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5 Tips For Traveling With Pets
If you're thinking of hitting the road (or skies) with your dog, cat, or even rabbit (don't laugh; the Fairmont Vancouver Airport hotel has a lot of guests from Asia who travel with their bunny buddies), here's some tips on making the journey easier for everyone involved:
Do your research
Don't waste your precious holiday time trying to find a hotel last-minute that accepts pets. Book rooms beforehand, and be sure to ask about pet deposits. CNN posted an article today on the 12 of the world's dog-friendliest hotels. Many properties go to great lengths to ensure your loved one (no, we're not talking about your spouse or partner) is comfortable, well-fed, and walked regularly, even if you're busy enjoying other activities. The same book-ahead/ask questions before, not after, approach should apply with regard to airlines and other forms of public transportation.
The cardinal sin of traveling with a pet is toting along an animal with behavioral issues. This is especially true if you're flying or taking another form of public transit. No one is going to sympathize with you if your cat is yowling or your dog isn't housebroken. Hotels also don't appreciate pet damage. We get it, it's your baby. But be honest with yourself (better yet, ask someone unbiased, like your vet) about your pet's behavior, and whether or not they'll make a good travel companion.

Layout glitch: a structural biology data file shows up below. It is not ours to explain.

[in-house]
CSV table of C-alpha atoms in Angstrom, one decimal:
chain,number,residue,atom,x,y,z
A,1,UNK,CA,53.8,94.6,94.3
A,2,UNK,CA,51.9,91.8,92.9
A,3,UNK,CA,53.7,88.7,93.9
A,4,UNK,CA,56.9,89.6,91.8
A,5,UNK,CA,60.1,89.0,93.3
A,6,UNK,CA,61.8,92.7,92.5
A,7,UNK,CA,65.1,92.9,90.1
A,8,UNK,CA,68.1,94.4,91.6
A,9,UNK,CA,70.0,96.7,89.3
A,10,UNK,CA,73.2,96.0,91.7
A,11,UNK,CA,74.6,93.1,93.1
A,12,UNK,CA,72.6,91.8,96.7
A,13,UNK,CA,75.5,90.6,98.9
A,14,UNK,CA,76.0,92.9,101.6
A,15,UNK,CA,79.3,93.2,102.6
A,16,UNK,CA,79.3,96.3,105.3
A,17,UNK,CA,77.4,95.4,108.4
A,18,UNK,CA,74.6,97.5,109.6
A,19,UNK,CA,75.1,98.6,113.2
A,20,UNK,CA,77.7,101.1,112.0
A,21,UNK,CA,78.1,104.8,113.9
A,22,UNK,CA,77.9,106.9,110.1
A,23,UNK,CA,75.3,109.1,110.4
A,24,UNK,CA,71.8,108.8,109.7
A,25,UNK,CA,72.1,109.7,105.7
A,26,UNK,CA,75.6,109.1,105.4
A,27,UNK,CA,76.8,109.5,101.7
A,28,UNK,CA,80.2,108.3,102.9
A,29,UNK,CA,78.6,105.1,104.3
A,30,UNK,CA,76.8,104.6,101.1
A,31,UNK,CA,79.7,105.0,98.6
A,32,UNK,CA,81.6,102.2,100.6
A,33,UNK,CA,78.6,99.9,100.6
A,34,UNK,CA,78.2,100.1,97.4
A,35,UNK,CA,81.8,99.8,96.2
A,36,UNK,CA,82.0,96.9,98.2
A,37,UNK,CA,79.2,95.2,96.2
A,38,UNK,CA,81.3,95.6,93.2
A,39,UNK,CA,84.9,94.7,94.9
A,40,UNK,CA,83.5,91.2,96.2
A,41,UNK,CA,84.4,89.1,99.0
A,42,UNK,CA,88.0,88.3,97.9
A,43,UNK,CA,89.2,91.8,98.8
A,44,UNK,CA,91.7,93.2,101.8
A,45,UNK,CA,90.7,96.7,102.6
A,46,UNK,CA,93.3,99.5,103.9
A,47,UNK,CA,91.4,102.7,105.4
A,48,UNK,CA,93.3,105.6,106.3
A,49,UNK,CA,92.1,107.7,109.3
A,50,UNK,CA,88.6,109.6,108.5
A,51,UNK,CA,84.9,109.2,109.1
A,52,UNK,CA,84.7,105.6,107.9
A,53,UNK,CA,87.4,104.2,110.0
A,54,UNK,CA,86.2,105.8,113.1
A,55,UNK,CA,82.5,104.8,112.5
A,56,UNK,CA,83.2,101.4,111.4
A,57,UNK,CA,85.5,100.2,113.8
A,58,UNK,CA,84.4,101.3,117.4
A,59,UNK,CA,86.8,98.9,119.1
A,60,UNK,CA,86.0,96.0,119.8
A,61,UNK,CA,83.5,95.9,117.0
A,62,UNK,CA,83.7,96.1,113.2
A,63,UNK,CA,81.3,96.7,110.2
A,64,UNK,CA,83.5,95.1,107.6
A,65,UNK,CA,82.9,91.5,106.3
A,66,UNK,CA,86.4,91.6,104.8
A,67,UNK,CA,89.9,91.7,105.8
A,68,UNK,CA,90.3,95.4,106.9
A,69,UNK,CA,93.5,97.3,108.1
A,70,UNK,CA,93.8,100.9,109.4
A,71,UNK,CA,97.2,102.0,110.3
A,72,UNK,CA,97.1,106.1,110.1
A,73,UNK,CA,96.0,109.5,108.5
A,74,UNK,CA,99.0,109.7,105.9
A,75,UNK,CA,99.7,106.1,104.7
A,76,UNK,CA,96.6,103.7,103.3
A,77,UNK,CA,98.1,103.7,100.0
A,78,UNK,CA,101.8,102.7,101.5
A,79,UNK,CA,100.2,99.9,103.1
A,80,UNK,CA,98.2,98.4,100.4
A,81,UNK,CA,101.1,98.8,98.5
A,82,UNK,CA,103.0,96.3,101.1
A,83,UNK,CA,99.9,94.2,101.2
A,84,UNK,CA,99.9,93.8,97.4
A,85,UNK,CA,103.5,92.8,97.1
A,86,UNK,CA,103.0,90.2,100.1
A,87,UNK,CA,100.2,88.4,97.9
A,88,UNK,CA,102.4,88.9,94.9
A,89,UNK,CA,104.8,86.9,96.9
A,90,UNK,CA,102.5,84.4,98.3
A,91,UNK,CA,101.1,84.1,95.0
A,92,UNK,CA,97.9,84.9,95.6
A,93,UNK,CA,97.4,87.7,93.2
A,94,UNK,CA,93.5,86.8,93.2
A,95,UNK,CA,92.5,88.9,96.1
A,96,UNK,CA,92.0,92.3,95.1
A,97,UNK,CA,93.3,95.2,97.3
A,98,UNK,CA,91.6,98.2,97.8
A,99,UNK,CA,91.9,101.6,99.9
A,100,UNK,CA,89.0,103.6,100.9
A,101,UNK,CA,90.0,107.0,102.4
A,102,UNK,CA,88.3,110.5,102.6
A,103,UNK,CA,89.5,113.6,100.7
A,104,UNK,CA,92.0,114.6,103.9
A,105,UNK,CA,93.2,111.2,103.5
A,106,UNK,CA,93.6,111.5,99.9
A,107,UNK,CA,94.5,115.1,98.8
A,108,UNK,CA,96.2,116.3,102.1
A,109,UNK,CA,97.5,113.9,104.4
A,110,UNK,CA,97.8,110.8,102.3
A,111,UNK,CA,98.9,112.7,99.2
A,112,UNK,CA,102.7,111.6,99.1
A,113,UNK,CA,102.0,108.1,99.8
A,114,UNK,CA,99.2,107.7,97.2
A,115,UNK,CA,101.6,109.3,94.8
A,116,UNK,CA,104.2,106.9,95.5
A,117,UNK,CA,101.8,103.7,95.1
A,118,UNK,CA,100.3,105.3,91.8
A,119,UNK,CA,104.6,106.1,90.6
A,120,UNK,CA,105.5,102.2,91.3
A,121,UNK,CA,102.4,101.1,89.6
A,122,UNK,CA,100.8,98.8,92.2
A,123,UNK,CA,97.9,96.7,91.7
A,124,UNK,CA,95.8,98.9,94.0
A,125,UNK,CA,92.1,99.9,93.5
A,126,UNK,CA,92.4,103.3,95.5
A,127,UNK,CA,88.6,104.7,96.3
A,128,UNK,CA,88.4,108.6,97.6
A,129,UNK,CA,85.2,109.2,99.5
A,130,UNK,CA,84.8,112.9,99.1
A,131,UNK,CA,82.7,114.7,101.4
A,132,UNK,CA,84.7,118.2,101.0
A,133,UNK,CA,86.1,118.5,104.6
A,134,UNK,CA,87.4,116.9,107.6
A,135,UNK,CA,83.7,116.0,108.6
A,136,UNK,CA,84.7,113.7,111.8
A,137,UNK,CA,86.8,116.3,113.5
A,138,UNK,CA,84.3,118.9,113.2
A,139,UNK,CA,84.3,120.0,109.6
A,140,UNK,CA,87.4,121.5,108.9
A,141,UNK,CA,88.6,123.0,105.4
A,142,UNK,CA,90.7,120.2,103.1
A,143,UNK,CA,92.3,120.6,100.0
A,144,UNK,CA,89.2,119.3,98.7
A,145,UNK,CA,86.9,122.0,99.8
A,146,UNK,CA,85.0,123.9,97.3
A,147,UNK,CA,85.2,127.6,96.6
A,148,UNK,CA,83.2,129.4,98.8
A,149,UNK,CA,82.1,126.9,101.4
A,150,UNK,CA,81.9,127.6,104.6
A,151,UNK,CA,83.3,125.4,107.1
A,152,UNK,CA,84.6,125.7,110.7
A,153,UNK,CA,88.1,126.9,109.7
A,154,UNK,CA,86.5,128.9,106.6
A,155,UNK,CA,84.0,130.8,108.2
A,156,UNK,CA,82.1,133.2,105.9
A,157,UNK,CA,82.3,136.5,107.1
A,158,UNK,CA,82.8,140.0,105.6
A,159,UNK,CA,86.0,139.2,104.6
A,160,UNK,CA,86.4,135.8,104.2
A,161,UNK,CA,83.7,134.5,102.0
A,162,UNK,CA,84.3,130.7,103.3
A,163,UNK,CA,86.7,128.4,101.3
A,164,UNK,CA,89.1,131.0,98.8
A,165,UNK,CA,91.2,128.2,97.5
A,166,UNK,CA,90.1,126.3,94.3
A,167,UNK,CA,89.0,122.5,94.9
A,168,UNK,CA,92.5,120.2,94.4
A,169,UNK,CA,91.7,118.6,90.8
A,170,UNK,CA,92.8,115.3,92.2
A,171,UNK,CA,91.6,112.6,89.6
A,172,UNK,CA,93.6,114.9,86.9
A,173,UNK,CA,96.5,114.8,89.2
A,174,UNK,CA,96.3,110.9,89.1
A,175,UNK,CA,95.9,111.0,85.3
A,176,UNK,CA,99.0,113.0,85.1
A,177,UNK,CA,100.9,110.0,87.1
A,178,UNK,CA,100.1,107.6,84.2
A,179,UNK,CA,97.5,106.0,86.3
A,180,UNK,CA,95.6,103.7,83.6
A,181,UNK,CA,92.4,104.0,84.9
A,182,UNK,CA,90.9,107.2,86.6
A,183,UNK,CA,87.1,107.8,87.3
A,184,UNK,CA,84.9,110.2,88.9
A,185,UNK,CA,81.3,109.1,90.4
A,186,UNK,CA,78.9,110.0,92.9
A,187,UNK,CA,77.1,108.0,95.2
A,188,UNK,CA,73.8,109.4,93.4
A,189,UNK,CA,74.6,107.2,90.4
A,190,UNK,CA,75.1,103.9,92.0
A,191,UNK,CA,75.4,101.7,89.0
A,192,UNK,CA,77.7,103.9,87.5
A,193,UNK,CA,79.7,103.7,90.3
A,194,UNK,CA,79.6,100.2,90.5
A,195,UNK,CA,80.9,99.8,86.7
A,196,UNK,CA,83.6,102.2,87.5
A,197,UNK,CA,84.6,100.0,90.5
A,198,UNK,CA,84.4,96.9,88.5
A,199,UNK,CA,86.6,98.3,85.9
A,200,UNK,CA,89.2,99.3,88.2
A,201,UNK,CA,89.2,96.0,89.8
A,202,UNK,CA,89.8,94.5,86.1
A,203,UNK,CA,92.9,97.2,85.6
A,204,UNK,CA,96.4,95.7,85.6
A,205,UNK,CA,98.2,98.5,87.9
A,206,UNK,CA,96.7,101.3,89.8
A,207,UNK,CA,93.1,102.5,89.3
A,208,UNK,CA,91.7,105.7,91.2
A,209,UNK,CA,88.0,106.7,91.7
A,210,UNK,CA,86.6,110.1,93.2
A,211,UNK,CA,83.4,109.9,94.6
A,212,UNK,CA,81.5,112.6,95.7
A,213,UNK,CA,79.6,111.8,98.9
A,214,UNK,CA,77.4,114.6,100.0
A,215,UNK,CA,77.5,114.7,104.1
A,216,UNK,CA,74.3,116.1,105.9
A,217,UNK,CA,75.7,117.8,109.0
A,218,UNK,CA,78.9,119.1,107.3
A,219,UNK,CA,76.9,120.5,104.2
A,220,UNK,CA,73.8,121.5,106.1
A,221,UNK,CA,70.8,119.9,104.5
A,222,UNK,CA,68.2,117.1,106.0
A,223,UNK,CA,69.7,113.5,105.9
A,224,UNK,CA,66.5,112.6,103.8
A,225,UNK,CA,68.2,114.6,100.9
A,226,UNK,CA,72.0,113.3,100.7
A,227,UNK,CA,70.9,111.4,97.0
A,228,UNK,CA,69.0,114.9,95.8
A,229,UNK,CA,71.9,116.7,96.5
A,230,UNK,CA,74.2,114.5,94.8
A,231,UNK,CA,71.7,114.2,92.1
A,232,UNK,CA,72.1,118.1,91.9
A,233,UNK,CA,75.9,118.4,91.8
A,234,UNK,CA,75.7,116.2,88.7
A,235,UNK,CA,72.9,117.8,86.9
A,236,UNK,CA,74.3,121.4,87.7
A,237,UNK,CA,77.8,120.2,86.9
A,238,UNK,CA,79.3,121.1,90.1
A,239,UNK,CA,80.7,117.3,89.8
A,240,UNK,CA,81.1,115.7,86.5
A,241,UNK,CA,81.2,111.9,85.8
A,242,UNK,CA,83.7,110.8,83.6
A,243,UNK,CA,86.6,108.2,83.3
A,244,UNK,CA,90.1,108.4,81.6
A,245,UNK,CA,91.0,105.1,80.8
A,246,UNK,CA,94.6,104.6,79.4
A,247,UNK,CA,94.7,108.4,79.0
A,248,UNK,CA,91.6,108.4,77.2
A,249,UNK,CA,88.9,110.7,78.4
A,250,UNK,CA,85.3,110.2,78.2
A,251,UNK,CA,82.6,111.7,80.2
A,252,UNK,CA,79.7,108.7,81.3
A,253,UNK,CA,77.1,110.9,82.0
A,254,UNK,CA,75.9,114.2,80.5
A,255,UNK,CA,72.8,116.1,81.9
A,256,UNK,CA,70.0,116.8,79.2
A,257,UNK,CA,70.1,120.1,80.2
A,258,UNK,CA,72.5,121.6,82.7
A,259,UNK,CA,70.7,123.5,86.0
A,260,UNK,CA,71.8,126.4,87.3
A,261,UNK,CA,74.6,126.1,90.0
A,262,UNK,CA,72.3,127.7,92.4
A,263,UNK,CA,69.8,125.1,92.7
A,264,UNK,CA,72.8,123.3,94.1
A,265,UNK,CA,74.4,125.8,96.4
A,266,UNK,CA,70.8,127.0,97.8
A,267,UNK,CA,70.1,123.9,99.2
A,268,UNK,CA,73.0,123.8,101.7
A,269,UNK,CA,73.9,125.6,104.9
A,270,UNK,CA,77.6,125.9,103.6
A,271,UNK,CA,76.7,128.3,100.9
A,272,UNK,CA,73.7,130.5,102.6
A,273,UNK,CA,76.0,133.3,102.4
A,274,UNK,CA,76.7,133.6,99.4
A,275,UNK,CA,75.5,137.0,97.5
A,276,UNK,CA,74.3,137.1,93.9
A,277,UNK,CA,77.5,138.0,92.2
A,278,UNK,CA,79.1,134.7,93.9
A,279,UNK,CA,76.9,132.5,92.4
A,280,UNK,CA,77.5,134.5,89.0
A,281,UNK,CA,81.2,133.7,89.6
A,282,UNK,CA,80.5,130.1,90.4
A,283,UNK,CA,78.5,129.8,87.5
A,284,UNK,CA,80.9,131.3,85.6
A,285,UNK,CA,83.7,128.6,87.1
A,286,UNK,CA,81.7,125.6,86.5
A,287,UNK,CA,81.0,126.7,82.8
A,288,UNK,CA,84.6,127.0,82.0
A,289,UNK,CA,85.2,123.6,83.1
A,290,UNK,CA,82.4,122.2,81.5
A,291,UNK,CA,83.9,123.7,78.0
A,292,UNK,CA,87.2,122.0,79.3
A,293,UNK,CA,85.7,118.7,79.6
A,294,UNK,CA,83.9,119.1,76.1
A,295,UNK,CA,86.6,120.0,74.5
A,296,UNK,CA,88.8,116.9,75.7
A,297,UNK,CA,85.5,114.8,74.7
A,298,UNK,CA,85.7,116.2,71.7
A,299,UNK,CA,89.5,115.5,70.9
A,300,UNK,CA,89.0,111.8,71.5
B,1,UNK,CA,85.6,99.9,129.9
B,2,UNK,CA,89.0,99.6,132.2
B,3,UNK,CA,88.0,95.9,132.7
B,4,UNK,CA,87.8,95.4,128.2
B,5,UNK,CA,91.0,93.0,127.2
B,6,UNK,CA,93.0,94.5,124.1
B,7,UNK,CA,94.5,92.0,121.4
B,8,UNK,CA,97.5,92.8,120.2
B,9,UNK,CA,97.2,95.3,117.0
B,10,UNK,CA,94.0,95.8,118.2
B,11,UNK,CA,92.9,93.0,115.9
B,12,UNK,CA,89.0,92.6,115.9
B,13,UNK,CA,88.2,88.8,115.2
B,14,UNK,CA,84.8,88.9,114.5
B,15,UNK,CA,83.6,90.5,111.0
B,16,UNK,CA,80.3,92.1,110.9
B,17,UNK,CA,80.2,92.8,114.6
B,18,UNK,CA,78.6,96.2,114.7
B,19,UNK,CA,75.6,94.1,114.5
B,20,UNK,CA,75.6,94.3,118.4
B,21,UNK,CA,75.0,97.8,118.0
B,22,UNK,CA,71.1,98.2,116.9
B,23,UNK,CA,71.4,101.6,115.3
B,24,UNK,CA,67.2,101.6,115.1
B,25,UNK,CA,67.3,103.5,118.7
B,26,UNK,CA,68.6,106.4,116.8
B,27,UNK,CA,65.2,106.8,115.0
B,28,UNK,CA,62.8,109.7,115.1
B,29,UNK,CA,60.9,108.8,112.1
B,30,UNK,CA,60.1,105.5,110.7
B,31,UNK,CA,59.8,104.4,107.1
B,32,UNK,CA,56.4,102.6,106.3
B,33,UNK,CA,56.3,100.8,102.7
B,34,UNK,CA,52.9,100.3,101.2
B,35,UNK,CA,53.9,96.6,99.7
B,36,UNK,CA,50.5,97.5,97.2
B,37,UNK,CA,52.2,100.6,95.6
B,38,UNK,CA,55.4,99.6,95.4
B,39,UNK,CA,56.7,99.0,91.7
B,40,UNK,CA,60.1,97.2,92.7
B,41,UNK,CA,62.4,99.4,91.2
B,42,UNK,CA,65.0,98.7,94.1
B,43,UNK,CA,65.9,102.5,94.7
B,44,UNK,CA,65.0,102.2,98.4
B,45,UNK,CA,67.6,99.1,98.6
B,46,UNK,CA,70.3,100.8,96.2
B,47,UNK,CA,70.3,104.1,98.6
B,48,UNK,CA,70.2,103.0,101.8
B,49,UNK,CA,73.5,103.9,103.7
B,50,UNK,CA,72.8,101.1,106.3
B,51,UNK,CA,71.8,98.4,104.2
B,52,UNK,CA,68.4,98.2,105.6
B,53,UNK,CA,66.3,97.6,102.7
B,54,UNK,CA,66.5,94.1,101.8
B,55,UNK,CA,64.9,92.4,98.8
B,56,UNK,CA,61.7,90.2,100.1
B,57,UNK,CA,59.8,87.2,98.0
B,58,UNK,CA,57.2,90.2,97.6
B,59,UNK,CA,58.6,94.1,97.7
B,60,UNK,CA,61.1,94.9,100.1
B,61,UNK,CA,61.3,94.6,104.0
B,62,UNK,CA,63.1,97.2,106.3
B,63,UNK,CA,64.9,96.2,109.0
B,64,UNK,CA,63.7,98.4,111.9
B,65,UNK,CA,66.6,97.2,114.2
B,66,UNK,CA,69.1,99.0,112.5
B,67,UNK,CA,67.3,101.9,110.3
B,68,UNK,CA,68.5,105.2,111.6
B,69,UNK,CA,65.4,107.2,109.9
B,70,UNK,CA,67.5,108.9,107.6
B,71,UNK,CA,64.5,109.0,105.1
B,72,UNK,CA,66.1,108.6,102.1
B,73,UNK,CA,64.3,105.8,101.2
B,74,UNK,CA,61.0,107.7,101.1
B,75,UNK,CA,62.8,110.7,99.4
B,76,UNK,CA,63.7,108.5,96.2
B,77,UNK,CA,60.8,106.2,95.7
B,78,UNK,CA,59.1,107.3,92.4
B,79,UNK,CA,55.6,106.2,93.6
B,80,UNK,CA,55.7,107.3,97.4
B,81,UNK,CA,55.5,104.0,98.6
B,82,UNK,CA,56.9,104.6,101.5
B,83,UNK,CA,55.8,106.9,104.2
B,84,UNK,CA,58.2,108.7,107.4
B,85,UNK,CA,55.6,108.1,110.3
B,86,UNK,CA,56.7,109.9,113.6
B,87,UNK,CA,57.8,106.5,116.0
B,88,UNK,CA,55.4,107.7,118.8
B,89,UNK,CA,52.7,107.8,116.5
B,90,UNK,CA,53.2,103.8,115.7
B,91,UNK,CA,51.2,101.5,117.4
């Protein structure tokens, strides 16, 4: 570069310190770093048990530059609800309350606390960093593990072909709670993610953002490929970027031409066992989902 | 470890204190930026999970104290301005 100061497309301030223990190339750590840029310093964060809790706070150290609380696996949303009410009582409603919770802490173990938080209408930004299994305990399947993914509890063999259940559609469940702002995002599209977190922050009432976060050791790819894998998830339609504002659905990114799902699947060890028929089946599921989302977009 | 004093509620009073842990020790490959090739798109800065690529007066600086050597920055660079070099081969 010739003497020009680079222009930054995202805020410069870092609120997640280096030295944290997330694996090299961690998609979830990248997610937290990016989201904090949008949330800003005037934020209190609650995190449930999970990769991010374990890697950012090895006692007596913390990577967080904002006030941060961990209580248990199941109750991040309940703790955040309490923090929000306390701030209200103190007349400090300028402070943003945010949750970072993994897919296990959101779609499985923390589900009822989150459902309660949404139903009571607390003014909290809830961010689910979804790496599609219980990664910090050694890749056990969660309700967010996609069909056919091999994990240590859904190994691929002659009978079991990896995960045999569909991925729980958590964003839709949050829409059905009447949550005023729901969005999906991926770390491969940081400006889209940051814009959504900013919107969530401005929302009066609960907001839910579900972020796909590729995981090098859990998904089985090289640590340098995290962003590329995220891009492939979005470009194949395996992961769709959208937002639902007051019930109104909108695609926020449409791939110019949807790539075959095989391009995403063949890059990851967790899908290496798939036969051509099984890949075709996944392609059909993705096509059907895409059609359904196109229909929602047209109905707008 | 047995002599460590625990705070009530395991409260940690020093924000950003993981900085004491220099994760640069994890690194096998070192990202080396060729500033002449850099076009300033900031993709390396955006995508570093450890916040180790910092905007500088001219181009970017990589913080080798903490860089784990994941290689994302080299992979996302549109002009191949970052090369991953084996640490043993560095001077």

Get to the vet
You should always take your pet to the vet for a physical before a big trip, or if you know they're an anxious traveler. Sedatives can reduce their stress, (and in the process, that of seatmates and guests in neighboring rooms), and you also want to rule out any health issues. Try to avoid traveling with baby animals, especially those that haven't had all of their immunizations.
If you're traveling overseas or even out-of-state, certain documents such as rabies certificates will likely be required. A pet passport will also be required for certain countries, and will make traveling with your animal easier. Quarantine is also required for certain species traveling to and from specific destinations, including Hawaii (which doesn't have rabies, and they'd like to keep it that way, thanks). A clean bill of health from your veterinarian is also commonly required.
Flying the furry skies
Airline policies vary, so be prepared to make a lot of calls. Pet Airlines is a handy aggregate site that directs you to the pet policies of various airlines and hotels. If at all possible, have your pet travel with you in coach. Airline travel is stressful for pets regardless, but in cargo, the temperature can reach dangerous levels (be it heat or cold), and once in a blue moon, mistakes do occur with regard to transfers or baggage handling. It's worth the extra dollars to keep an eye on your pet; you may also want to consider pet insurance.
Try to stick to a schedule
As previously mentioned, travel can be stressful for pets. It's important that you stick to regular feeding times (if there's a major time change, you'll have to slowly adjust it) and your usual pet food; changing an animal's diet suddenly can result in gastrointestinal upsets. Exercise and playtime are also critical. While you're at it, suss out the nearest 24-hour emergency vet clinic.
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